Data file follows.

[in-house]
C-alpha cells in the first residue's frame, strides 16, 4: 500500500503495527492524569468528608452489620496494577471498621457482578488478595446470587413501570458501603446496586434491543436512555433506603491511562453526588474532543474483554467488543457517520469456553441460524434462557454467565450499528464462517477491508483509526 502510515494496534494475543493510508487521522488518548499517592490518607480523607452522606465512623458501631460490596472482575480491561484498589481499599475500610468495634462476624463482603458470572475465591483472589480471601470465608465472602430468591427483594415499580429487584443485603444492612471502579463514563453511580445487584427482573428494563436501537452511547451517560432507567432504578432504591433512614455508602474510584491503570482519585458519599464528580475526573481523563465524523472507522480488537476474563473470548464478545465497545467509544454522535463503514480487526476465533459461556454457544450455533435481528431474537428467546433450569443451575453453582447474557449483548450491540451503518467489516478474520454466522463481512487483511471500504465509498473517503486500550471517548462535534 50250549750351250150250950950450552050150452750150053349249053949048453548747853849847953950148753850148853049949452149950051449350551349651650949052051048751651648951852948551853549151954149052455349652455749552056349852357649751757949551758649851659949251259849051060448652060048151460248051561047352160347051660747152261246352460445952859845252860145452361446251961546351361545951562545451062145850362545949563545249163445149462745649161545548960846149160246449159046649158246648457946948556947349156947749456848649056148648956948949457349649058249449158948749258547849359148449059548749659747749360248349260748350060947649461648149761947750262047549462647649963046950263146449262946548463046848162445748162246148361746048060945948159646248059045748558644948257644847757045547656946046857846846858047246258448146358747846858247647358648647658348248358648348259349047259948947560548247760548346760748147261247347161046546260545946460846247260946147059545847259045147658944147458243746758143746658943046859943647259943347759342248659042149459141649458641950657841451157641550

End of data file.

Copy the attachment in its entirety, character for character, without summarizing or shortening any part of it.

[in-house]
C-alpha cells in the first residue's frame, strides 16, 4: 500500500503495527492524569468528608452489620496494577471498621457482578488478595446470587413501570458501603446496586434491543436512555433506603491511562453526588474532543474483554467488543457517520469456553441460524434462557454467565450499528464462517477491508483509526 502510515494496534494475543493510508487521522488518548499517592490518607480523607452522606465512623458501631460490596472482575480491561484498589481499599475500610468495634462476624463482603458470572475465591483472589480471601470465608465472602430468591427483594415499580429487584443485603444492612471502579463514563453511580445487584427482573428494563436501537452511547451517560432507567432504578432504591433512614455508602474510584491503570482519585458519599464528580475526573481523563465524523472507522480488537476474563473470548464478545465497545467509544454522535463503514480487526476465533459461556454457544450455533435481528431474537428467546433450569443451575453453582447474557449483548450491540451503518467489516478474520454466522463481512487483511471500504465509498473517503486500550471517548462535534 50250549750351250150250950950450552050150452750150053349249053949048453548747853849847953950148753850148853049949452149950051449350551349651650949052051048751651648951852948551853549151954149052455349652455749552056349852357649751757949551758649851659949251259849051060448652060048151460248051561047352160347051660747152261246352460445952859845252860145452361446251961546351361545951562545451062145850362545949563545249163445149462745649161545548960846149160246449159046649158246648457946948556947349156947749456848649056148648956948949457349649058249449158948749258547849359148449059548749659747749360248349260748350060947649461648149761947750262047549462647649963046950263146449262946548463046848162445748162246148361746048060945948159646248059045748558644948257644847757045547656946046857846846858047246258448146358747846858247647358648647658348248358648348259349047259948947560548247760548346760748147261247347161046546260545946460846247260946147059545847259045147658944147458243746758143746658943046859943647259943347759342248659042149459141649458641950657841451157641550